Why do I hate painting so much? I'm not limited by weather or space, I'm not too cheap to buy the correct paint, I'm not even bad at it. No one really knows the reason but it sucks and I don't want to do it.

Regardless of the awfulness of the process, here are the results:



The rear cage panels were done silver on the inside then flat black inside and out for that "bare metal when scratched" look that never actually works. It is spartan and utilitarian which is exactly what a Mog should be.



For the cab, I chose Duratrax metallic red backed with silver. No deep reason behind this choice: saw the color at the hobby shop, though it looked good, slapped it on, and all worked out.

One of the bits that I needed for this body was the Knight Customs grill because the stock grill is bad and also Unimog.



I made up the badge so you can tell it isn't an Axial but people will still assume it is an Axial.

The KC grill requires you to cut away most of the front end. I guess it is supposed to be secured with hopes and dreams but I used copious amounts of E6000.



The interior required yet more painting.



My driver is wearing a gray shirt while sitting in a gray interior because why not? He's a happy dude, gray is the boldest color he can handle without getting overly excited.

See?



Dude is jacked out of his mind being in a metallic red Mog!

Here is a bit of the running theme on this truck.



The washers holding the body to the cage were printed after I lost the stock ones. That pic of the clear body on the chassis from the last post: the last time I saw the stock body washers.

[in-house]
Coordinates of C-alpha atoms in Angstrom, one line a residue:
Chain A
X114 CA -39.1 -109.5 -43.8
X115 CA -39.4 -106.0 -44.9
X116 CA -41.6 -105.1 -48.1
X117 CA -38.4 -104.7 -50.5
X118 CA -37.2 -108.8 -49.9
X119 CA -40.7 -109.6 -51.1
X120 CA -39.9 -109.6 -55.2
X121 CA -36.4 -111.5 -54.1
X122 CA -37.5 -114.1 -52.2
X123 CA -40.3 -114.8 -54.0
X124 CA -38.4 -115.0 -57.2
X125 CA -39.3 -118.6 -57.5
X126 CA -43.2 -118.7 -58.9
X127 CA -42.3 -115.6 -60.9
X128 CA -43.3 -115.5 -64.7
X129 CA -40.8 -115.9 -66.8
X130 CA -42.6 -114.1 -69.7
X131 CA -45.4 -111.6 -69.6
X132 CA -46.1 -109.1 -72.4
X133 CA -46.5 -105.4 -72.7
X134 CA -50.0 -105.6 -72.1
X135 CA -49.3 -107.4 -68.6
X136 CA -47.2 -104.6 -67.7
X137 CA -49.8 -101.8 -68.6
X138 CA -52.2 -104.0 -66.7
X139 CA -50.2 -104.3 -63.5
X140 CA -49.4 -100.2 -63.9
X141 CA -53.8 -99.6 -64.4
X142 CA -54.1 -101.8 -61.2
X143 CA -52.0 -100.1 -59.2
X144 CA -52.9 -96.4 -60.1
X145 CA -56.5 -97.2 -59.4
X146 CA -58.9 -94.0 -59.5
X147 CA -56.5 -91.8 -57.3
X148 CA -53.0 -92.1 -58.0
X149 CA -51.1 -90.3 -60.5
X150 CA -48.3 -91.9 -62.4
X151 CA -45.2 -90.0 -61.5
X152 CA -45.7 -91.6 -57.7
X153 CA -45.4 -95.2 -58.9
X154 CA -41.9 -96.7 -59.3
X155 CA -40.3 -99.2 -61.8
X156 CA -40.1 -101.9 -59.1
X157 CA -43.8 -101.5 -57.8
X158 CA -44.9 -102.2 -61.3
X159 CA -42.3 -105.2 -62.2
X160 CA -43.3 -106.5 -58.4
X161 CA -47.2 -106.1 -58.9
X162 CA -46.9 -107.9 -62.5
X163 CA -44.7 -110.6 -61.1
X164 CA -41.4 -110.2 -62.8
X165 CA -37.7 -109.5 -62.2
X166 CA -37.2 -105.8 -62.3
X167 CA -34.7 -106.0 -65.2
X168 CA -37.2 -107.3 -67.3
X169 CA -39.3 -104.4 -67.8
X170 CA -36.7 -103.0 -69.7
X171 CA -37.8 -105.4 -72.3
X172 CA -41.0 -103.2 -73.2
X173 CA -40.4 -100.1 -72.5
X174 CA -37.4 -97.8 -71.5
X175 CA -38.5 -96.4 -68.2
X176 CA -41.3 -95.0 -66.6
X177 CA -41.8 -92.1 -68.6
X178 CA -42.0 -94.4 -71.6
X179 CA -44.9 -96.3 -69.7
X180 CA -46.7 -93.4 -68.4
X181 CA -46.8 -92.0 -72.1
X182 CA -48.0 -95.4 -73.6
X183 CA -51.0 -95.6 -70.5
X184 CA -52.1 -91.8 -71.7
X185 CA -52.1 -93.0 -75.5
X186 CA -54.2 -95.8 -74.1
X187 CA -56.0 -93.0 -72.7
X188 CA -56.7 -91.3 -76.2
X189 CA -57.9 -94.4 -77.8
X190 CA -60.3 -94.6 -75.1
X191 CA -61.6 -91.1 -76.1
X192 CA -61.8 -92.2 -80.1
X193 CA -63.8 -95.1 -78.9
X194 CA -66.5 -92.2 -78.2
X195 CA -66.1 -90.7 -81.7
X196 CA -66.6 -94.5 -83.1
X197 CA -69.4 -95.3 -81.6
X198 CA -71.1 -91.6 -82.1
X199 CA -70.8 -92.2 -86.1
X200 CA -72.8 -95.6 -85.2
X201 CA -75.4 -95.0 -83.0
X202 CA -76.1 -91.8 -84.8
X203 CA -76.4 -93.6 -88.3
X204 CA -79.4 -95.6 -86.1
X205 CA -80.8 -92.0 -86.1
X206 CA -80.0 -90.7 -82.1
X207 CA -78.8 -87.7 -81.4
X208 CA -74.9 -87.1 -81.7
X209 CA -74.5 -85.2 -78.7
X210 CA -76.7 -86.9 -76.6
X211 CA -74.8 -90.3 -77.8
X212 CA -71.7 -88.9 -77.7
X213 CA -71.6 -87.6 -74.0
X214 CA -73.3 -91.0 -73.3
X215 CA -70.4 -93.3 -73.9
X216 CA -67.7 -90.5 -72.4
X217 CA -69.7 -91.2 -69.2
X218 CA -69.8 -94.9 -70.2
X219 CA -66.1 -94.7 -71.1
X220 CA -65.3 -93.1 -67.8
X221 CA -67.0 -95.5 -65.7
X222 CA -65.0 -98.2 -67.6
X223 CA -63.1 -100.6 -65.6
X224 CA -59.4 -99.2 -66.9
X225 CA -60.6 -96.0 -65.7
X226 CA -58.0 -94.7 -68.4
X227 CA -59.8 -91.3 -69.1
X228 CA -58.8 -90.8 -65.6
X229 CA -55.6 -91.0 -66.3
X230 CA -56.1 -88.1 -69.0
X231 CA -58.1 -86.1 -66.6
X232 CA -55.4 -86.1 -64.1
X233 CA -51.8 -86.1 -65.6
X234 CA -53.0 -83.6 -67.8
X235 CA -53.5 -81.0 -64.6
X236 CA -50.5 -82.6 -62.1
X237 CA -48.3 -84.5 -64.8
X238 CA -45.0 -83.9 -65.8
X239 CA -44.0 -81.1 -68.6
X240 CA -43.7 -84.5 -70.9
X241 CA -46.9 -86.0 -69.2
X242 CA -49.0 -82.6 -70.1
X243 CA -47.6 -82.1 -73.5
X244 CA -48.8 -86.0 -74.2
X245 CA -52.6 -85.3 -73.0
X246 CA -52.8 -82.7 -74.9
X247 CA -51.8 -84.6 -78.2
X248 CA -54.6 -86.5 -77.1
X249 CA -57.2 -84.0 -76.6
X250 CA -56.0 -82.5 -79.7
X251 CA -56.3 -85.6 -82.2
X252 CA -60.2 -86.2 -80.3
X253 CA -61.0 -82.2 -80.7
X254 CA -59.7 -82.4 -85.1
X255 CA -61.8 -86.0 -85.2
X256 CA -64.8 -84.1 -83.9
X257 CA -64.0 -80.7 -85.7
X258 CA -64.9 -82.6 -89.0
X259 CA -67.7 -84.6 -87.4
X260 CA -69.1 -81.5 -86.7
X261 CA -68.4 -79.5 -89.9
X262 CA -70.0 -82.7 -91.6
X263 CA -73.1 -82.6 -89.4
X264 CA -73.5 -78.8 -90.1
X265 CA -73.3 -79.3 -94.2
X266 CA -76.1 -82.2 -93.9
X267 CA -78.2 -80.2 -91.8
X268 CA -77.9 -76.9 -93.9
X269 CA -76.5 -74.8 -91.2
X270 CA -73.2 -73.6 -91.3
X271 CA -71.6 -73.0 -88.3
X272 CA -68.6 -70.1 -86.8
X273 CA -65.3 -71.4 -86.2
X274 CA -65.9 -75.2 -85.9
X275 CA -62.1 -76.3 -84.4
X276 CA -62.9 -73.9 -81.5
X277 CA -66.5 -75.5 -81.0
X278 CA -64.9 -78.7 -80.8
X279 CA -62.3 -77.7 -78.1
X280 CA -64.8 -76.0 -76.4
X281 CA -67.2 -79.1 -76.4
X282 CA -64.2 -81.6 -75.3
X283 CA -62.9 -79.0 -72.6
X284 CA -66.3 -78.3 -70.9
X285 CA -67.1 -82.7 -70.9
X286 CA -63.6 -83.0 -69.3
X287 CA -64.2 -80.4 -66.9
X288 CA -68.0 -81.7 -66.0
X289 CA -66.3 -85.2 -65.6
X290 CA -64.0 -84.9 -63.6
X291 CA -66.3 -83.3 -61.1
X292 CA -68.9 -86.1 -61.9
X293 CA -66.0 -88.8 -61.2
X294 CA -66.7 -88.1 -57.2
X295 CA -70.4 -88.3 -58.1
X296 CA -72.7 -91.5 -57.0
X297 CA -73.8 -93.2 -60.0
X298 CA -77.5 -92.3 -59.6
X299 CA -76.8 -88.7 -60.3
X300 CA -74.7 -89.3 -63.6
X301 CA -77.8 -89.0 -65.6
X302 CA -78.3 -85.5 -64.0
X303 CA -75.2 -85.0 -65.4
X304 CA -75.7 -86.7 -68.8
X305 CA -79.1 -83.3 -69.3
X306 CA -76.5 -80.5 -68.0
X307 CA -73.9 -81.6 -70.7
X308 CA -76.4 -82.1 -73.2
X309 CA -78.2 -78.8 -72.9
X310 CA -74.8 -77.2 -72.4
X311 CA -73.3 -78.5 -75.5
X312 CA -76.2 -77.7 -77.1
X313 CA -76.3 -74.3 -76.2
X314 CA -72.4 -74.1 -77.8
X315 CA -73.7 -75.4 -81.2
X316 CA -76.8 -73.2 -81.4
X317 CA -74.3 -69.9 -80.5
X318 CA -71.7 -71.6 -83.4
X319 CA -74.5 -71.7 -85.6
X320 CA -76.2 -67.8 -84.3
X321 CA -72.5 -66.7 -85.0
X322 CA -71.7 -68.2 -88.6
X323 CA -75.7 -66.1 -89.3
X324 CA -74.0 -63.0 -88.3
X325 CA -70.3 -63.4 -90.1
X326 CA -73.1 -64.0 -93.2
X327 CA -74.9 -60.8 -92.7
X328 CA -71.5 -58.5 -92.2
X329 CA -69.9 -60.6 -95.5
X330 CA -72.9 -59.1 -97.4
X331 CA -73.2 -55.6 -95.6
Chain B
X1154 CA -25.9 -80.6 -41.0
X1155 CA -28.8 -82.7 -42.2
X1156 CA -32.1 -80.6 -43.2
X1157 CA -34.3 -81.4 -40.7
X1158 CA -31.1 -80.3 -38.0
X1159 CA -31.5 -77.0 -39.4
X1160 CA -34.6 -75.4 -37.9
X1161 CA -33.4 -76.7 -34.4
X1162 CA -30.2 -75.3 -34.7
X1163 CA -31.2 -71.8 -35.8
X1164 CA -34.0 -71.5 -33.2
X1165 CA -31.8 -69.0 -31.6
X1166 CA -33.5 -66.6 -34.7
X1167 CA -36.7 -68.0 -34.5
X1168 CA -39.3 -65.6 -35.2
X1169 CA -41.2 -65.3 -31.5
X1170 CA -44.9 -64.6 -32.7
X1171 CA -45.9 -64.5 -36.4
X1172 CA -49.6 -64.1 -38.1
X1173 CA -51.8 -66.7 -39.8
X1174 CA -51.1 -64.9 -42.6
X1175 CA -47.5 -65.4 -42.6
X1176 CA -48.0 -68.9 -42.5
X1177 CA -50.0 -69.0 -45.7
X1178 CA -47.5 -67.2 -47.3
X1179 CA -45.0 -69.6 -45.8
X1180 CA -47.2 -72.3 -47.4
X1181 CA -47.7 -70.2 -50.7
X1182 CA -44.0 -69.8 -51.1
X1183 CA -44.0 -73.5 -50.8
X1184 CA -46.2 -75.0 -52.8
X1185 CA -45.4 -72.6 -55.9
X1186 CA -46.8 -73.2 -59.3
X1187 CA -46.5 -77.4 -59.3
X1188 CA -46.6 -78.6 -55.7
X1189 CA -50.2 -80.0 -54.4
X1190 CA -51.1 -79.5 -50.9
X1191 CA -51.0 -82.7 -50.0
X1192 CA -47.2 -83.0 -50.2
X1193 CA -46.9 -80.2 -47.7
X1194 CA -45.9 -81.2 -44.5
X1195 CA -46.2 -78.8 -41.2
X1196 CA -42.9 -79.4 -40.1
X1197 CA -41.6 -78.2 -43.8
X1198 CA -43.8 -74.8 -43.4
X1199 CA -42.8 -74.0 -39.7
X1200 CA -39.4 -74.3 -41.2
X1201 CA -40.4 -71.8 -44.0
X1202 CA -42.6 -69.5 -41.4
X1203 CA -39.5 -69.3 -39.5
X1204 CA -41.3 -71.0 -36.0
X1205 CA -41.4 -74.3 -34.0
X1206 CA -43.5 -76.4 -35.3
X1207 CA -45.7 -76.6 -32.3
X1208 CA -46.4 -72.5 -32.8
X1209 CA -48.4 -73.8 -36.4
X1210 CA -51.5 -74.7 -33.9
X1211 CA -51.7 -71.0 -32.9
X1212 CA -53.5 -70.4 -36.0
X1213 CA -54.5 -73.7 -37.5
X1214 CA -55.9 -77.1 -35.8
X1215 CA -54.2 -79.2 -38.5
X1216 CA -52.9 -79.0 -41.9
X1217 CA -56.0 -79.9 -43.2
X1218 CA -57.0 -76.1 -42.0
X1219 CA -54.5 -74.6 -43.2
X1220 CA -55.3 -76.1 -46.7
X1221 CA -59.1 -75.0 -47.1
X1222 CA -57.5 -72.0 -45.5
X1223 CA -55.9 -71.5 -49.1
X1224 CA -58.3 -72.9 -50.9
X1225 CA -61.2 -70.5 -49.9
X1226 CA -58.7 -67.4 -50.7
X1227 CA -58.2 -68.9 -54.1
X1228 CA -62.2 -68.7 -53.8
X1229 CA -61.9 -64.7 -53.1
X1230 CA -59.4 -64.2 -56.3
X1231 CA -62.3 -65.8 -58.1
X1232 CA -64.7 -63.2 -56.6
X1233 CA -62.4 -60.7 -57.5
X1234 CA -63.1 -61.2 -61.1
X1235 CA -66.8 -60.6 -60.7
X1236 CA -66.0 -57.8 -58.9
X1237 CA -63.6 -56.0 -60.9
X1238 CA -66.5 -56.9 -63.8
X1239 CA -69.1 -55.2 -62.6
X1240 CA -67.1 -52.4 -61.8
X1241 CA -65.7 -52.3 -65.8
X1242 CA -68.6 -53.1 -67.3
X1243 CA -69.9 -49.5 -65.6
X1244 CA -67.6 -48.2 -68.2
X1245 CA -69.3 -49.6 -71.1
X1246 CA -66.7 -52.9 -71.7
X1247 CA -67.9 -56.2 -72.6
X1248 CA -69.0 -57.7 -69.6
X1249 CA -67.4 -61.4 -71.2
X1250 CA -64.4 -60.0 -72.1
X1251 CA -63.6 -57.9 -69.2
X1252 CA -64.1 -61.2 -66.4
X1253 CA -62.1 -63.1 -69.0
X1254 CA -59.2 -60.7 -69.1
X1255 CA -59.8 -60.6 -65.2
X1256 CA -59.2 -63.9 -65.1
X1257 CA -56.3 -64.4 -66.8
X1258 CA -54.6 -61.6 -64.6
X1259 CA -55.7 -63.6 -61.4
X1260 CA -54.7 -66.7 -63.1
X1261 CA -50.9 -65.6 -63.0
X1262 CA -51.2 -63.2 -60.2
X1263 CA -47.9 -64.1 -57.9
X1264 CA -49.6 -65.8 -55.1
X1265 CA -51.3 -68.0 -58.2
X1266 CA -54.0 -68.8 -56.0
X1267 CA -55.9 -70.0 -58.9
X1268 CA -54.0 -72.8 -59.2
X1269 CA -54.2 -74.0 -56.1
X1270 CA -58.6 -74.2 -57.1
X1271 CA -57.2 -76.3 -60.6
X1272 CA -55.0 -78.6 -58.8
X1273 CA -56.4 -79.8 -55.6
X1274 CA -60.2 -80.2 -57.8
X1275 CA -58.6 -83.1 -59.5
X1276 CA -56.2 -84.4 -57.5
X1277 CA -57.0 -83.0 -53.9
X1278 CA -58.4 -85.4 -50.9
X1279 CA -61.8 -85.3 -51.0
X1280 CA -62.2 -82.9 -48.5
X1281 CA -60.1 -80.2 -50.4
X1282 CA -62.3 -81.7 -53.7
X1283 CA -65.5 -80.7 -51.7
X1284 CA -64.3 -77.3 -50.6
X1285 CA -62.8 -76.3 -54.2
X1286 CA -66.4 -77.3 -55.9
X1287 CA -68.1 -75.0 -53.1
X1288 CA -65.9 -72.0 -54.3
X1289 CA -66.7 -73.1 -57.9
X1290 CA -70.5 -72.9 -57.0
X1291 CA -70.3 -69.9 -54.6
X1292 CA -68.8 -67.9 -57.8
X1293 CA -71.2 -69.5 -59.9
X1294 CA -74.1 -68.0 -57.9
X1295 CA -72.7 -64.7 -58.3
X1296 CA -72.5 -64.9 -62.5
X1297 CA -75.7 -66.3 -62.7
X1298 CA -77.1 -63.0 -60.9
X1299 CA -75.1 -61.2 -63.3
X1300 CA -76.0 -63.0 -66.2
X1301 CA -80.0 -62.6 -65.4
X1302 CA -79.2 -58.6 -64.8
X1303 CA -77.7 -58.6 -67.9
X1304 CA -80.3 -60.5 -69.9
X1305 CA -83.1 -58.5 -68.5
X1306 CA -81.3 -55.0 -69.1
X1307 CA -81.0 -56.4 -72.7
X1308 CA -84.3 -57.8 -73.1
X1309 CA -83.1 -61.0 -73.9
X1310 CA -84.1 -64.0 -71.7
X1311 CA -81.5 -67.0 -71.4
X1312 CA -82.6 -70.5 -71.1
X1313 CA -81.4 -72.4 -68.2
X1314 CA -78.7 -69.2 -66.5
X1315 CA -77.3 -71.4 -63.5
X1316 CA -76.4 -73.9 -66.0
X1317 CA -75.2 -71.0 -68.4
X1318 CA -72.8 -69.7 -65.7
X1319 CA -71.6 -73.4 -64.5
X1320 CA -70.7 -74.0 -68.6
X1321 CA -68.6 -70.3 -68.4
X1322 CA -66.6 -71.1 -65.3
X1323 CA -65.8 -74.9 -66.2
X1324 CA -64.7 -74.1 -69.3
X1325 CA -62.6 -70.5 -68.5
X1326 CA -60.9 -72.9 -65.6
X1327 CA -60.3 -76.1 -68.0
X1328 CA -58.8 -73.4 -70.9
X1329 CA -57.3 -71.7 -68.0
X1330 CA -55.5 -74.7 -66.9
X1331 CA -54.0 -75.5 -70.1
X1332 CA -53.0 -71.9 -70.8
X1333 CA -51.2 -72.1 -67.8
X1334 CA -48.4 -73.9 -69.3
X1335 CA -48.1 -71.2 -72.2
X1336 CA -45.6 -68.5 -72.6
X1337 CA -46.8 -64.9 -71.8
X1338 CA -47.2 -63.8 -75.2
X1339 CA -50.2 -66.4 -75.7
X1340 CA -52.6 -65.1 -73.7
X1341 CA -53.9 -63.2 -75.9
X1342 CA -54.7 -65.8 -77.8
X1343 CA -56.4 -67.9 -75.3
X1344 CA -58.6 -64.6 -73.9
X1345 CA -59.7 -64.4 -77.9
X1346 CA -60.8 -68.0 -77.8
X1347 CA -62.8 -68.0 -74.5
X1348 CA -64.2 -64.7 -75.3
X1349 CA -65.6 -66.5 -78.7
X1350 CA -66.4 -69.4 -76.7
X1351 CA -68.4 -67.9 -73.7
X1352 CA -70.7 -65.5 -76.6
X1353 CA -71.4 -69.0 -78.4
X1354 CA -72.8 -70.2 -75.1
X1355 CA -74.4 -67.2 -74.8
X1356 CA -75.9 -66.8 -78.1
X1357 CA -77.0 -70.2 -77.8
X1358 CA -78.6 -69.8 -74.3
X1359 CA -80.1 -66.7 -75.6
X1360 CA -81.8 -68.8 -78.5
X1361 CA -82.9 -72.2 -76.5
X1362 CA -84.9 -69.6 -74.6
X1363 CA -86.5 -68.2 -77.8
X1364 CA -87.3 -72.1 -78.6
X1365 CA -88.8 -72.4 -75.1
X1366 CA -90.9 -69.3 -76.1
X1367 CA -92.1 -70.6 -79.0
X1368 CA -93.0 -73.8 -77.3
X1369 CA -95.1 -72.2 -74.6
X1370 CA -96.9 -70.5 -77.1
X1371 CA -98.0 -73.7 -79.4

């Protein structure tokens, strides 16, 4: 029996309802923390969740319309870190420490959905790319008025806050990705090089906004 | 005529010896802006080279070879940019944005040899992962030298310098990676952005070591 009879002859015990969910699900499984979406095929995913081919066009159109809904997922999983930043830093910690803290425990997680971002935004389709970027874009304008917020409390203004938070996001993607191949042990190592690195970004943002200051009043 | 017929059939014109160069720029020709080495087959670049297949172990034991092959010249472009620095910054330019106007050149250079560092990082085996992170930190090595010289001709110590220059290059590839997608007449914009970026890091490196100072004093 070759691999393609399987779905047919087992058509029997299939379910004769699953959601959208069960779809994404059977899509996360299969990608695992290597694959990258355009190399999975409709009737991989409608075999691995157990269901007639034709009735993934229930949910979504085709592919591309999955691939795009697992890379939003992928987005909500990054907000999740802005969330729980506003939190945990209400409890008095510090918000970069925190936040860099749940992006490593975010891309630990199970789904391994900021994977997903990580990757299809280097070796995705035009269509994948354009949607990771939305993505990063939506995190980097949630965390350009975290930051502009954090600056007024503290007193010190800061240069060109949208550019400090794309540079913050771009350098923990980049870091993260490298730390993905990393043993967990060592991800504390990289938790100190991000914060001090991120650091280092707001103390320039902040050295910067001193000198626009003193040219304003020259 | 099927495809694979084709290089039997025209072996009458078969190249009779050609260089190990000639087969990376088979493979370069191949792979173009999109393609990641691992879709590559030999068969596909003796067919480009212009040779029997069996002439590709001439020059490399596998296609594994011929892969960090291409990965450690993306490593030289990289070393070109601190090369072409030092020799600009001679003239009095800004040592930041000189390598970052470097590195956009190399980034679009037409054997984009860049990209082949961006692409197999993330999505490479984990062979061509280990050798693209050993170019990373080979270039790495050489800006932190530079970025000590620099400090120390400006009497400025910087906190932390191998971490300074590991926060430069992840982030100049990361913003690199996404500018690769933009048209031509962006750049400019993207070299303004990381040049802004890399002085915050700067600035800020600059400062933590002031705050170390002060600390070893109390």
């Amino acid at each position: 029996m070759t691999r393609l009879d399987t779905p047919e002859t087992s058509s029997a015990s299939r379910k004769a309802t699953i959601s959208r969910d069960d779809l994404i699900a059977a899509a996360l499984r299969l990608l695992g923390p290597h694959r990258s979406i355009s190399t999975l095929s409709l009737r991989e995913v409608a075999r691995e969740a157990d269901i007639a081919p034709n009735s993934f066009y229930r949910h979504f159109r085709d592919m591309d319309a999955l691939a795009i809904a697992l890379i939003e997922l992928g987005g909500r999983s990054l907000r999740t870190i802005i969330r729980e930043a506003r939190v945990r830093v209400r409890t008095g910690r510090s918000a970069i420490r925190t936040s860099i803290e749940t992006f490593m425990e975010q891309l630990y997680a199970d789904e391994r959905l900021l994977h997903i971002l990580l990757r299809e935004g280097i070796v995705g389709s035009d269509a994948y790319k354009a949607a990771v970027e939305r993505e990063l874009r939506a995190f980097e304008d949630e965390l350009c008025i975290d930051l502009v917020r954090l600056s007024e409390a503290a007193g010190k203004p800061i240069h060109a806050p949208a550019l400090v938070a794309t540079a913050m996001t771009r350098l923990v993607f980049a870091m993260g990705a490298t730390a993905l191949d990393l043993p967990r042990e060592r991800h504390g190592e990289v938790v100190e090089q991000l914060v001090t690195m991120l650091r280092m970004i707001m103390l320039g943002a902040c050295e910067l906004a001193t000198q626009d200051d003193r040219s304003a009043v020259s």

Builds always start off with certain goals and one huge one for this truck was to have the body hinge just like the UMG10 kit.



And I succeeded. I succeeded so hard.

The cage hinges on the rear most chassis hole.



While the front drops into these mounts I designed to accommodate the factory UMG10 mounting system.



Only 2 body clips for super convienient access with no exposed body clips.



You may applaud now, it is well deserved.

One chassis mod that I had to make for the body to fit was pushing the receiver box more towards the rear of the truck.



The box lid was used as a template to drill new mounting holes.



It isn't much of a change but enough to make things work.

You might have noticed the not stock sliders in previous pics and you would be right that they are much different.



The UMG10 body leaves a large gap between the body and chassis. If there is one thing that I can't stand, it is egregious body/chassis gaps. The stock sliders weren't close to the right shape and the lower edge of the UMG10 body is easily damaged so matters had to be taken into my own hands.

Again, the Prusa MK3S is my friend. Peep the creative process:



Ultimately, I decided on a squared design that wraps around the outside of the body and captures the inner corner of the cab doors to keep them from being pushed in.

Functional versions were printed in PETG and bolted up.



My thought was a real Mog would want some protection for those exposed fuel tanks so that was the inspiration. Functionally, they key the center of the body in place since the body is captured inside and out.

No more body gap, body protection, and that other stuff sliders do; win-win-win.